Of Mythras, Runequest, Glorantha, Edition wars, and where to start???

Raleel

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  • I use the “Shift One Location” like Raleel, but it’s available through Combat Styles, not open to everyone.
nod, i did that with cyberpunk and ranged weapons. a little less of a change i think, but it helps things stay interesting. choose location (head) is very tempting because the best condition is dead :smile:

oh, and prepare counter is a nice little add. it is extremely strong.
 

CRKrueger

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Like Loz said, for Mythras definately put an emphasis on Passions and make them central to the game. RQG now does this to good effect with Runes & Passions, but in Mythras they can possibly be read as an afterthought, if you let them - putting them up front and centre is the key.
Only if you like Personality Mechanics. It’s Tenbones we’re talking about, remember.

Also a good thing to do with any BRP game is to show the characters the damage dice on the weapons list - it is more or less in scale with D&D. Then explain to them that there is no ever- increasing Hit Points like in D&D, and also show them the natural healing rate for HP recovery.
Let them take all that in... :grin:
Yeah, that’s the real hard thing for people to get their head around. This isn’t D&D, or even Savage Worlds. It’s CP2020 without guns. Fantasy=Modern D&D, ie. “we can turn our brain off, charge, and still win“, for so many people, that faced with Mythras, Harnmaster, Rolemaster, or other fantasy games, it’s a real shock to the system.
 

CRKrueger

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nod, i did that with cyberpunk and ranged weapons. a little less of a change i think, but it helps things stay interesting. choose location (head) is very tempting because the best condition is dead :smile:

oh, and prepare counter is a nice little add. it is extremely strong.
Yeah, I added Special in there just for that reason, to make sure Choose Location wasn’t a standard option, and people had to pick from all the other options. Combat is so dynamic and intricate with people trying different tactics depending on what’s happening. Mythras really put a kibosh on trying other systems, they don’t want anything else.
 

Mankcam

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So looking at the setting through Mythras glasses: Gloranthan heroes fight without tiring, go for the pure and simple damage, quite often inflict tremendously powerful blows (extra success level permits three special effects) and shattering weapons. So more like Heracles than the Achilles of Mythras.
No, I think they are about the same, local hero levels, although you can certainly move up to Achillies level and rub shoulders with Heracles level if you survive that long.

There are encumberance rules in RQG, which is an expansion of the Encumberance rules from RQ2.
You have an ENC threshold maximum, and for 'deftly agile' actions (ie: acrobatics, dodge skill, stuff like that) you take a modifier to your rolls for things like this, depending on how much ENC you have accumulated. Once you get beyond your ENC threshold, the modifier becomes much more impairing, and it widens it's scope out to pertain to all physical actions.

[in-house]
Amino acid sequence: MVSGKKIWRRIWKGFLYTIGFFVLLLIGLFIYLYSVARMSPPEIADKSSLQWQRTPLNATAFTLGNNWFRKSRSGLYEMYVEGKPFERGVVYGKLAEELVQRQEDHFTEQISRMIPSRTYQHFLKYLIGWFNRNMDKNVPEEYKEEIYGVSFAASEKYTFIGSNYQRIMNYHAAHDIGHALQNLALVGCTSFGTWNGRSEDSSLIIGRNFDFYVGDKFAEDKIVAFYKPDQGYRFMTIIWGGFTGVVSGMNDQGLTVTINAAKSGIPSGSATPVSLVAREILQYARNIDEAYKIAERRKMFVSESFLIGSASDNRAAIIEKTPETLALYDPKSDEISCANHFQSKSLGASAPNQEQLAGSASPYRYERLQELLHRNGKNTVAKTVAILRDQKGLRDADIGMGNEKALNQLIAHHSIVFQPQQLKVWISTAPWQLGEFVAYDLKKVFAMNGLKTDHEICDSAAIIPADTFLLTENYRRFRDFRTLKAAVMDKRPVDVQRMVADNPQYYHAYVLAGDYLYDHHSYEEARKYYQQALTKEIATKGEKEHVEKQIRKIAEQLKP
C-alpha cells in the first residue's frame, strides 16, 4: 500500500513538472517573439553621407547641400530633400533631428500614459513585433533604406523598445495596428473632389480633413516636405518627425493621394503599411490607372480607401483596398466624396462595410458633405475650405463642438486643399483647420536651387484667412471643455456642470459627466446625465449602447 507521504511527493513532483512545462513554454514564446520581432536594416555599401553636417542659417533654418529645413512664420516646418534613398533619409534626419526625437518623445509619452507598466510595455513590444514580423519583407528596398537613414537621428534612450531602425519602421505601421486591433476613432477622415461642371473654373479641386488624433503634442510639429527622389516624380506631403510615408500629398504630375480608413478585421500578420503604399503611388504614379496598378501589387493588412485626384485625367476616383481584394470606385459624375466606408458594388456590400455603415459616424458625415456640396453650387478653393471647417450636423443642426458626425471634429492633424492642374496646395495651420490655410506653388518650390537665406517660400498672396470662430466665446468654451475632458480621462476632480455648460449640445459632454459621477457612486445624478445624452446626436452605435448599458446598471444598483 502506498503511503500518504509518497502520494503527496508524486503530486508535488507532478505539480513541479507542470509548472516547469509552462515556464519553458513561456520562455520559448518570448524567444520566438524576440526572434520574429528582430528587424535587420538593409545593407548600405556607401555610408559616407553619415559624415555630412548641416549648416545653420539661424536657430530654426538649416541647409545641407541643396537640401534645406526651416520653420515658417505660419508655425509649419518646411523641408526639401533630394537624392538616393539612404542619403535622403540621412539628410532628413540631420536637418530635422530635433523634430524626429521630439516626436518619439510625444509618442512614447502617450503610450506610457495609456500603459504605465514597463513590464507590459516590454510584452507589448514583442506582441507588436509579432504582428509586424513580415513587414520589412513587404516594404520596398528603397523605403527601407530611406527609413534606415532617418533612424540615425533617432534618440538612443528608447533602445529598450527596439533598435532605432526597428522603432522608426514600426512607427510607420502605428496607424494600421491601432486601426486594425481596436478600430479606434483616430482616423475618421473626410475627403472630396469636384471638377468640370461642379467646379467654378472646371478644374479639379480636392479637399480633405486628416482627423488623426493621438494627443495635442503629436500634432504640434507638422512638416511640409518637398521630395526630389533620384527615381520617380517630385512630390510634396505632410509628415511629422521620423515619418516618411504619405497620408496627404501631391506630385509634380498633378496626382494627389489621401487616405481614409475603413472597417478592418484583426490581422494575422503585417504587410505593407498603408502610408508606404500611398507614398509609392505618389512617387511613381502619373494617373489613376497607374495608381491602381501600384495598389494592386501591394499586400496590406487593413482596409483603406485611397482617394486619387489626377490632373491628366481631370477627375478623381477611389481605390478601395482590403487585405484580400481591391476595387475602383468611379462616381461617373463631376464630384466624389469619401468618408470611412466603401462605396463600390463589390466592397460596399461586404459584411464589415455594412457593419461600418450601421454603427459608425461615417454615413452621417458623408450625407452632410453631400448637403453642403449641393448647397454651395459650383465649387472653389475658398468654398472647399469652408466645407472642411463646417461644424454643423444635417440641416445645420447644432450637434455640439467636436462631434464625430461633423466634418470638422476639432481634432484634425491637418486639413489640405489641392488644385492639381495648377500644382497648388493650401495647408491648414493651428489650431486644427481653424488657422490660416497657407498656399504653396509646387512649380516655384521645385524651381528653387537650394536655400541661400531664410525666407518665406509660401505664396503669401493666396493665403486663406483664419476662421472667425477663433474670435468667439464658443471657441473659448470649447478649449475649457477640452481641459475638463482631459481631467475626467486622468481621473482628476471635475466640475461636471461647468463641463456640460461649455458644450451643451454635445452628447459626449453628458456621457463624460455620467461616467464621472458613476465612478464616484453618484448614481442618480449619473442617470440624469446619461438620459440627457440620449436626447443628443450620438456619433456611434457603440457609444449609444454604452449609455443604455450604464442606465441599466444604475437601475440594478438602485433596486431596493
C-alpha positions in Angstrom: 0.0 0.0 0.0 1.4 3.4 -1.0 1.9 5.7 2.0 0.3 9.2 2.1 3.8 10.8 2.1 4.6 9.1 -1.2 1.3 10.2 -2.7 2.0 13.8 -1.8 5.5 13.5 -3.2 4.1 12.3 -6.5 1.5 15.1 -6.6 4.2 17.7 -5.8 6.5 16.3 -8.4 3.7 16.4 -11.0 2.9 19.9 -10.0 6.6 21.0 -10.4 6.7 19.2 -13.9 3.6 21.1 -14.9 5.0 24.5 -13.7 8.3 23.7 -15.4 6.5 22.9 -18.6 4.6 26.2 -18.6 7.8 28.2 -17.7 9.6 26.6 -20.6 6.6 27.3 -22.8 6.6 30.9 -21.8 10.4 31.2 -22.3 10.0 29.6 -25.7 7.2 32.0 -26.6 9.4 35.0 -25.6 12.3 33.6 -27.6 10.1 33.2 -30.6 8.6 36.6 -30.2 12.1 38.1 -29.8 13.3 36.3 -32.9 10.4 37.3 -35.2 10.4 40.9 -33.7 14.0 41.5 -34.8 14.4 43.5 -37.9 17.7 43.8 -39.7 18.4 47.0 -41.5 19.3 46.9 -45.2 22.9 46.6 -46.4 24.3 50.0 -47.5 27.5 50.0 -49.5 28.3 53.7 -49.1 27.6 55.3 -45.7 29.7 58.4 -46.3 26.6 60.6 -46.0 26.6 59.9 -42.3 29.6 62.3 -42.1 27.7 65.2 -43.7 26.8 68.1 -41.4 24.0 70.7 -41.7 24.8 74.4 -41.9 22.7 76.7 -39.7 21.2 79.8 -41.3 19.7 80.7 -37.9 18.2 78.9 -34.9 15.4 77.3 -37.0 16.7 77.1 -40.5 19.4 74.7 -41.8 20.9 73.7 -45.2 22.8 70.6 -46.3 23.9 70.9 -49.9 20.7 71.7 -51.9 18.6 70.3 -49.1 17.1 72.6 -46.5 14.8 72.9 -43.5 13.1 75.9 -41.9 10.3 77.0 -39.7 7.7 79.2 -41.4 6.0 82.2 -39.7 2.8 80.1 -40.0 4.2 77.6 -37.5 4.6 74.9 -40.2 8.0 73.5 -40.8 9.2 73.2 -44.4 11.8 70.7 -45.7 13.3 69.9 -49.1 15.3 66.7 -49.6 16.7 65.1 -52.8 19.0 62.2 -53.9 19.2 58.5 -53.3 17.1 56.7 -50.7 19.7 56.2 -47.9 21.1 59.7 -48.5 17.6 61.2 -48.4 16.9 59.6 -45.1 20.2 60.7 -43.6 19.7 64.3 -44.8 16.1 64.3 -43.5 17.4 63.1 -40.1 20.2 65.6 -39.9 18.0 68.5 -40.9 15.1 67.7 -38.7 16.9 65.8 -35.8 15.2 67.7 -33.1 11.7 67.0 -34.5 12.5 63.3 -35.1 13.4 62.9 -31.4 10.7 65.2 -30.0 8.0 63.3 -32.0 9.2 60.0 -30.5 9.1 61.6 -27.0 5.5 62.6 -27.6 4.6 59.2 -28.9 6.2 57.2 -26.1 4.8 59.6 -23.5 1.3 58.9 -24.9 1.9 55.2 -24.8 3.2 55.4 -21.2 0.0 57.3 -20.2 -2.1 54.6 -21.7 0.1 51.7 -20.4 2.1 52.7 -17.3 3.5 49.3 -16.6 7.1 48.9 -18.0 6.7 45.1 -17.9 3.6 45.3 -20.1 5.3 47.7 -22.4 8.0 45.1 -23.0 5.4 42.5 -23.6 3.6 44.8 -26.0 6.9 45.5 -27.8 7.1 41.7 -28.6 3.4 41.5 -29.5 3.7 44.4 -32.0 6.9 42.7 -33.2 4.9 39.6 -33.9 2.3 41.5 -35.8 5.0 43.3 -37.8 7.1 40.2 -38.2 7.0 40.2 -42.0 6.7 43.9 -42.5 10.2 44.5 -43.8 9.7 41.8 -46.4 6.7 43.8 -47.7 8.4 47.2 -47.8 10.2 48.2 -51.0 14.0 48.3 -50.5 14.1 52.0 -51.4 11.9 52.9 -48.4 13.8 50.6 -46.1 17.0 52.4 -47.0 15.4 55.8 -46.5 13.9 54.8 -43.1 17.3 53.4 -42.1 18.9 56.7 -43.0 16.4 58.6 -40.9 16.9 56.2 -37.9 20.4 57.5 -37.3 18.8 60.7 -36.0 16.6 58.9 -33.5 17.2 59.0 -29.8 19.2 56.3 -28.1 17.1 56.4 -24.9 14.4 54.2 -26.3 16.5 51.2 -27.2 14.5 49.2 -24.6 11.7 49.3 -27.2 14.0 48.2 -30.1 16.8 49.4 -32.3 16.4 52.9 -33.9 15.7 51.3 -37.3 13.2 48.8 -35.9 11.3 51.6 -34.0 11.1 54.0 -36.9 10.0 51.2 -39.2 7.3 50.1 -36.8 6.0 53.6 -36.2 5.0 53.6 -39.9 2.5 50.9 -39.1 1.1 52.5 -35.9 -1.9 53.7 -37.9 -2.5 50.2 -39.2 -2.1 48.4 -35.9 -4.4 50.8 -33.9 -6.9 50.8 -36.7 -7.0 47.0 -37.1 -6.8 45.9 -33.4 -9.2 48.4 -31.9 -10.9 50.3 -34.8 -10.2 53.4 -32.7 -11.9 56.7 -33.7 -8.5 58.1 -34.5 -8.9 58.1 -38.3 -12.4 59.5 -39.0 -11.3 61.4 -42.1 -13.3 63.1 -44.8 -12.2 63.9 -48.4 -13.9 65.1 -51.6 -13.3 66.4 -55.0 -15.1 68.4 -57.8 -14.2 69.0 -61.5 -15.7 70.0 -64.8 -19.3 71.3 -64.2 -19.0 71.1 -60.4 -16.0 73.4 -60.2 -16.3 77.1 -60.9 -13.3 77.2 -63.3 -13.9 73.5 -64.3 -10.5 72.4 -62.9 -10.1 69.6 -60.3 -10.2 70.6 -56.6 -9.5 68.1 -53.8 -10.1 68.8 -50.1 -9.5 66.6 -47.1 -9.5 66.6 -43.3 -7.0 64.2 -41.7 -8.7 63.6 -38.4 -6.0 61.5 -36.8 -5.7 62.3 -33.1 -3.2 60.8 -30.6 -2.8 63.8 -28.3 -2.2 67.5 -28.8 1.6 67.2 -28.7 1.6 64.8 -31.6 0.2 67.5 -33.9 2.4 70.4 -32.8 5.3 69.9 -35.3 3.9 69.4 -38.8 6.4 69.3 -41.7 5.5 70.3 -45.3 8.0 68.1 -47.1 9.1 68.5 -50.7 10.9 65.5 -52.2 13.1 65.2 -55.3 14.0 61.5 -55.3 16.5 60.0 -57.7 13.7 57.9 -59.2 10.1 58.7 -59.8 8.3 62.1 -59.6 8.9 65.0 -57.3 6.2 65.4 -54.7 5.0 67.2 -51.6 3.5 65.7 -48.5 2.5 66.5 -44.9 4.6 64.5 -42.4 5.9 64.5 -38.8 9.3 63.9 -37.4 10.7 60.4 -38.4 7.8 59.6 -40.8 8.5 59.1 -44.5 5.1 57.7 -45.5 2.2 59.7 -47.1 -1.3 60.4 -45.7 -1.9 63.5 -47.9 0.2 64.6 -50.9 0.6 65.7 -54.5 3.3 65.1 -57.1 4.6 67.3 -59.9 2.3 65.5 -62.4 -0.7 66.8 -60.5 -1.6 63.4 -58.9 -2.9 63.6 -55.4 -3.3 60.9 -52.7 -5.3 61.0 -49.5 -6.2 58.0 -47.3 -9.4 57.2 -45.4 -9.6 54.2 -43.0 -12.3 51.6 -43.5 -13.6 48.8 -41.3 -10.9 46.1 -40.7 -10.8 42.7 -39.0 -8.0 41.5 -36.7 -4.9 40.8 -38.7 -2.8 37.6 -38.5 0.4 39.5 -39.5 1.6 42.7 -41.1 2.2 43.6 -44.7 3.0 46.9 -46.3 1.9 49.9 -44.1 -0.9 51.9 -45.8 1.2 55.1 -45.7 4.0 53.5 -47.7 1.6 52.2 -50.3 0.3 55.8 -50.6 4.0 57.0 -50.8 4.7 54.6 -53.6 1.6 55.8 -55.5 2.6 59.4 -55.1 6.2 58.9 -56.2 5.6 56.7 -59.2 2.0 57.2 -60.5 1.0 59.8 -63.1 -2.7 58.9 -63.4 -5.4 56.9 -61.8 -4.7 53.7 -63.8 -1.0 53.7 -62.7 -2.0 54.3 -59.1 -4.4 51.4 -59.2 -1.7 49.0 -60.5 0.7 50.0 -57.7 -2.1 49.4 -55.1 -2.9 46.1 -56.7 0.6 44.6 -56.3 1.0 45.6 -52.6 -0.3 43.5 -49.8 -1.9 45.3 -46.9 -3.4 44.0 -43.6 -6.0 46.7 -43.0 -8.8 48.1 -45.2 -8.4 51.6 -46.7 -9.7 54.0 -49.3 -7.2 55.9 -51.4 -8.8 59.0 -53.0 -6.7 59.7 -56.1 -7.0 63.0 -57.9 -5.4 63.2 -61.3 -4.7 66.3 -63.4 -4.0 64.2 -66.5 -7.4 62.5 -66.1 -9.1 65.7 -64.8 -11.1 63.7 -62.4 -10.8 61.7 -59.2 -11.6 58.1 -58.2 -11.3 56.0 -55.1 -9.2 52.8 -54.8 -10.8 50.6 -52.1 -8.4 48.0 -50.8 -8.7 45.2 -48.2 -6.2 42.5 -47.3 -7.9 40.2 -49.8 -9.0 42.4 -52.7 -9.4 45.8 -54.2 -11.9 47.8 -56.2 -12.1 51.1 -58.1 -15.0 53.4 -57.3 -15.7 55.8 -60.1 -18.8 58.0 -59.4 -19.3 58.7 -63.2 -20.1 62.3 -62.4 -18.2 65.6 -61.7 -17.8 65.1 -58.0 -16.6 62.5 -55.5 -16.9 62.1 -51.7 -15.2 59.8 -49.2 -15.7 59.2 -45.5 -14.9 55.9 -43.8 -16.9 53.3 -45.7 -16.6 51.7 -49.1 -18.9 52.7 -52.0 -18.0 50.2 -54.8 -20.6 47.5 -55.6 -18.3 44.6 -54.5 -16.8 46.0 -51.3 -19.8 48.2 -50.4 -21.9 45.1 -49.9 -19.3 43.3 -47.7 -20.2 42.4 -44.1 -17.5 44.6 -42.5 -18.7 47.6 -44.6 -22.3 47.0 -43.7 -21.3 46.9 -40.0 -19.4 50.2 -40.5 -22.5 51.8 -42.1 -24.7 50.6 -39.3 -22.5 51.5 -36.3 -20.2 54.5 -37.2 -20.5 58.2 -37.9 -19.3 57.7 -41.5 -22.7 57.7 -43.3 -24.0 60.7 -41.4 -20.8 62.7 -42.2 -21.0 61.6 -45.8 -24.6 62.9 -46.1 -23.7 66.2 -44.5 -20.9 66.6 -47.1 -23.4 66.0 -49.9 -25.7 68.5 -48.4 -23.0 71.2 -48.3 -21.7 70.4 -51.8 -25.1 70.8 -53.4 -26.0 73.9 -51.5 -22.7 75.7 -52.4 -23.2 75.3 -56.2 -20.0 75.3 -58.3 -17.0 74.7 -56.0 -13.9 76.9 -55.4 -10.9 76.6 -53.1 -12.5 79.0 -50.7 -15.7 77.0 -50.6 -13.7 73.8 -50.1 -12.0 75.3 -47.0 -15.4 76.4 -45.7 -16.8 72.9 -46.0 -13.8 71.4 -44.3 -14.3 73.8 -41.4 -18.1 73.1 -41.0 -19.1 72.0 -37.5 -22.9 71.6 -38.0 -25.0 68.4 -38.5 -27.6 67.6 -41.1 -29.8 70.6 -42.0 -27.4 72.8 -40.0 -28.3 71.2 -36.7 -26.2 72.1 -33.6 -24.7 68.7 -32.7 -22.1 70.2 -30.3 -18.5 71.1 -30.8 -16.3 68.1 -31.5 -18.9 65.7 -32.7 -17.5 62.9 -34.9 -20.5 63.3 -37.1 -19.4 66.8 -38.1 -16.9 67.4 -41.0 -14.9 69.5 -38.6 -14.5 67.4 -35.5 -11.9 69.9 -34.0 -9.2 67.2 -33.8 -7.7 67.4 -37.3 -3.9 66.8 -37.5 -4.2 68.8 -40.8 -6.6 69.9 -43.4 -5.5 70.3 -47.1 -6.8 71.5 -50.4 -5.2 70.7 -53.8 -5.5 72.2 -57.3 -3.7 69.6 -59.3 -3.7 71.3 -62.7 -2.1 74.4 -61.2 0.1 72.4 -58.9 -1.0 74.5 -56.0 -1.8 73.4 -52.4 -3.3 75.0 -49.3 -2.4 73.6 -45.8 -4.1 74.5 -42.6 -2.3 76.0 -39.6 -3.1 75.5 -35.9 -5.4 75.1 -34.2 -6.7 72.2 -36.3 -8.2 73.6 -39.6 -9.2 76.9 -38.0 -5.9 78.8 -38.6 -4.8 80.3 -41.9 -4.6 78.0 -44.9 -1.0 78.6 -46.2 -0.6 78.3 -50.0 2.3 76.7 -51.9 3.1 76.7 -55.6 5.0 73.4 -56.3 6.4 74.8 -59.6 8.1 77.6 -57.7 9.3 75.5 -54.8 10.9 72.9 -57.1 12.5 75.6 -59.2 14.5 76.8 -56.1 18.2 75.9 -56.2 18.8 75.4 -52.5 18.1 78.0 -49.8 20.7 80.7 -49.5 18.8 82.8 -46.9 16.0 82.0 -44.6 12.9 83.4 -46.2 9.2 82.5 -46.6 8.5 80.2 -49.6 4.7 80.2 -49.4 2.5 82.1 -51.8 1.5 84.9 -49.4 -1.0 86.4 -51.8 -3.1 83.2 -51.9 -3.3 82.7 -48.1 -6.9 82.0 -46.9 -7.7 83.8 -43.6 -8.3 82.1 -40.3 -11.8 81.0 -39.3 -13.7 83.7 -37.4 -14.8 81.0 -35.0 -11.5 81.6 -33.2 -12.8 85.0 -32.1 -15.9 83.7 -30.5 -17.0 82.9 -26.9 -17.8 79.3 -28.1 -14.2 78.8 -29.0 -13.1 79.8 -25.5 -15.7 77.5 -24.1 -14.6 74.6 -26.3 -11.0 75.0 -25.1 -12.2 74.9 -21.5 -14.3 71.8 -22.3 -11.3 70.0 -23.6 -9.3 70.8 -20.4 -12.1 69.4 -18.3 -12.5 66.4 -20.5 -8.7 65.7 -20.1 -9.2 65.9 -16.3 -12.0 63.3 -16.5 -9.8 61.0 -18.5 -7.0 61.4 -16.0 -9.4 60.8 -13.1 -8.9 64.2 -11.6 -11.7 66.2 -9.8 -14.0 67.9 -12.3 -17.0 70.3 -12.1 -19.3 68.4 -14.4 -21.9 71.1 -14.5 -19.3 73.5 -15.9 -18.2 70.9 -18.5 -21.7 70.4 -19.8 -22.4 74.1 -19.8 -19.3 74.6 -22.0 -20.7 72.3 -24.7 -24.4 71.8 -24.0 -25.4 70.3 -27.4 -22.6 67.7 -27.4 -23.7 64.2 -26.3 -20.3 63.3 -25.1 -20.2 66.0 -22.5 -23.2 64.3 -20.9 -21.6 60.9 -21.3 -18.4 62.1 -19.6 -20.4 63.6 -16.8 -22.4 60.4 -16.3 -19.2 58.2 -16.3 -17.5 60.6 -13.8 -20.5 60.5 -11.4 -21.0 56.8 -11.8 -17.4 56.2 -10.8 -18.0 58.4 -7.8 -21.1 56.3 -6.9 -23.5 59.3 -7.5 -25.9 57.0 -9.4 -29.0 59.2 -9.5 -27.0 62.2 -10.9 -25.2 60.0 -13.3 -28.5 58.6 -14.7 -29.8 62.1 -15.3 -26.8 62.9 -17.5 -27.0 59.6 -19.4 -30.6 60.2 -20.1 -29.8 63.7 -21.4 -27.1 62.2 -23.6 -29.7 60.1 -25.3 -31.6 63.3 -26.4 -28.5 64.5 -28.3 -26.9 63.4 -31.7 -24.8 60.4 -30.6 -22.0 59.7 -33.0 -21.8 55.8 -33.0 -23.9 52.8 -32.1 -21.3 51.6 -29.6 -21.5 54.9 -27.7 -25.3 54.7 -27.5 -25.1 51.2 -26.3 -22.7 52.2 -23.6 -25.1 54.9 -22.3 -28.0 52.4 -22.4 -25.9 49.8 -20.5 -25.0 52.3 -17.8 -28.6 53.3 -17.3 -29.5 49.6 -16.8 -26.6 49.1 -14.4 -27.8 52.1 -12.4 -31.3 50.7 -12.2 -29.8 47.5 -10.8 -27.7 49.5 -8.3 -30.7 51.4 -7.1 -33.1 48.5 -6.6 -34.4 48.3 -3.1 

RQG heroes are impaired by their encumberance in regards to what they are carrying (including weapons & armour), and I think it also affects how quick they are in the combat order (I need to check the last bit).
So it's very 'old-school crunch' in this regard, wherein stuff like this gets measured and has a meaniful effect, there's no handwaving it. Heavily armed combatants tend to run the risk of having their rolls partly-impaired, whilst lightly encumbered opponents often get to have more actions within the same combat round.
It all ends up feeling very tactile, and it can also drive the kind of character that you play ( warrior-tanks vs rogues, or something in between)

So I guess very powerful characters are more like the greek heroes, but average characters will feel fatigued/impaired in combat if they are overloaded beyond their capacity.
 
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Mankcam

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Two reasons.

Firstly the design brief undertaken by RuneQuest: Glorantha was to retain the mechanics of RQ2 as much as was possible. Sure, the Sorcery system was changed and the Rune-based personality factors added, but the designers would argue that these ideas were always under development. And even though some other changes were made here and there, the intent was that the game was meant to feel like the RQ of old.

Secondly, the rules mechanic used in CoC7E isn’t really all that elegant. It requires that half and fifth % scores be calculated and recorded on the character sheet. This increases the maths of the game and, if you’ve seen the RQ:G character sheet you can see it’s already heavy with stats already. Essentially tripling the number of stats on the sheet would make some gamer's eyes glaze over, no matter how much you might argue for its logic.